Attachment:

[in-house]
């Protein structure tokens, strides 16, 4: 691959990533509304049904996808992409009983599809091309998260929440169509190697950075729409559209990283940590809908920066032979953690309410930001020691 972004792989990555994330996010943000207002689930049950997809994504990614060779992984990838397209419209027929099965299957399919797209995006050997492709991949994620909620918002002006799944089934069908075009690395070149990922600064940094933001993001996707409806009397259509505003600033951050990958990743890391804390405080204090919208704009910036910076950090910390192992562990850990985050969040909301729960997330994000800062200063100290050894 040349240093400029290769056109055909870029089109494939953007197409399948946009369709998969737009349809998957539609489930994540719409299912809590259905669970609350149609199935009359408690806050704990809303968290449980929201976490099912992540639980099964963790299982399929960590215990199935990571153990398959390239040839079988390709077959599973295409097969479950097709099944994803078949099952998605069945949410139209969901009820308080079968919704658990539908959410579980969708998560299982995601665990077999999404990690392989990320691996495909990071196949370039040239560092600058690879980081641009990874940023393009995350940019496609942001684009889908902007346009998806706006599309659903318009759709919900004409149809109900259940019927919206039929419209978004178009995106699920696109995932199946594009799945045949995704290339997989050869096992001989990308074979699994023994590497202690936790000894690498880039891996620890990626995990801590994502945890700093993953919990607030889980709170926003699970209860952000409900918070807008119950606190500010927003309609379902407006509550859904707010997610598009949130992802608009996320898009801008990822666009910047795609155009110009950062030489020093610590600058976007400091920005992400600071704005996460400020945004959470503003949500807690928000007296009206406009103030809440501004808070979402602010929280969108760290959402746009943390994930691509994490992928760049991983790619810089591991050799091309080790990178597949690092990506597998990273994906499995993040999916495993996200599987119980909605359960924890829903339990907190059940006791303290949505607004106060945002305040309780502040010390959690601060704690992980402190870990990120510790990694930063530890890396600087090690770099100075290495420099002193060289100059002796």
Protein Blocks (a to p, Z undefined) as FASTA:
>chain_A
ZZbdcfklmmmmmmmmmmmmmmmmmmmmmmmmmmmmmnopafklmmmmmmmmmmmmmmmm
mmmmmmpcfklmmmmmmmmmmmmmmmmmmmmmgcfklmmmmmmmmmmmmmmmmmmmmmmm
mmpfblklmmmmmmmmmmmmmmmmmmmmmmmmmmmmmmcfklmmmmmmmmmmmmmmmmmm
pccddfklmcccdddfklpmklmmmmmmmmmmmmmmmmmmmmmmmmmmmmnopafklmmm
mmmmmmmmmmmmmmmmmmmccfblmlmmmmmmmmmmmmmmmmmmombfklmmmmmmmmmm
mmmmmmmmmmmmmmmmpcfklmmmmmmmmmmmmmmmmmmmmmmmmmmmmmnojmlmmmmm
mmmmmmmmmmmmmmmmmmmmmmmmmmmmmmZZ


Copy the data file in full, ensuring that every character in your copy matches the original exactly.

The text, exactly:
[in-house]
């Protein structure tokens, strides 16, 4: 691959990533509304049904996808992409009983599809091309998260929440169509190697950075729409559209990283940590809908920066032979953690309410930001020691 972004792989990555994330996010943000207002689930049950997809994504990614060779992984990838397209419209027929099965299957399919797209995006050997492709991949994620909620918002002006799944089934069908075009690395070149990922600064940094933001993001996707409806009397259509505003600033951050990958990743890391804390405080204090919208704009910036910076950090910390192992562990850990985050969040909301729960997330994000800062200063100290050894 040349240093400029290769056109055909870029089109494939953007197409399948946009369709998969737009349809998957539609489930994540719409299912809590259905669970609350149609199935009359408690806050704990809303968290449980929201976490099912992540639980099964963790299982399929960590215990199935990571153990398959390239040839079988390709077959599973295409097969479950097709099944994803078949099952998605069945949410139209969901009820308080079968919704658990539908959410579980969708998560299982995601665990077999999404990690392989990320691996495909990071196949370039040239560092600058690879980081641009990874940023393009995350940019496609942001684009889908902007346009998806706006599309659903318009759709919900004409149809109900259940019927919206039929419209978004178009995106699920696109995932199946594009799945045949995704290339997989050869096992001989990308074979699994023994590497202690936790000894690498880039891996620890990626995990801590994502945890700093993953919990607030889980709170926003699970209860952000409900918070807008119950606190500010927003309609379902407006509550859904707010997610598009949130992802608009996320898009801008990822666009910047795609155009110009950062030489020093610590600058976007400091920005992400600071704005996460400020945004959470503003949500807690928000007296009206406009103030809440501004808070979402602010929280969108760290959402746009943390994930691509994490992928760049991983790619810089591991050799091309080790990178597949690092990506597998990273994906499995993040999916495993996200599987119980909605359960924890829903339990907190059940006791303290949505607004106060945002305040309780502040010390959690601060704690992980402190870990990120510790990694930063530890890396600087090690770099100075290495420099002193060289100059002796």
Protein Blocks (a to p, Z undefined) as FASTA:
>chain_A
ZZbdcfklmmmmmmmmmmmmmmmmmmmmmmmmmmmmmnopafklmmmmmmmmmmmmmmmm
mmmmmmpcfklmmmmmmmmmmmmmmmmmmmmmgcfklmmmmmmmmmmmmmmmmmmmmmmm
mmpfblklmmmmmmmmmmmmmmmmmmmmmmmmmmmmmmcfklmmmmmmmmmmmmmmmmmm
pccddfklmcccdddfklpmklmmmmmmmmmmmmmmmmmmmmmmmmmmmmnopafklmmm
mmmmmmmmmmmmmmmmmmmccfblmlmmmmmmmmmmmmmmmmmmombfklmmmmmmmmmm
mmmmmmmmmmmmmmmmpcfklmmmmmmmmmmmmmmmmmmmmmmmmmmmmmnojmlmmmmm
mmmmmmmmmmmmmmmmmmmmmmmmmmmmmmZZ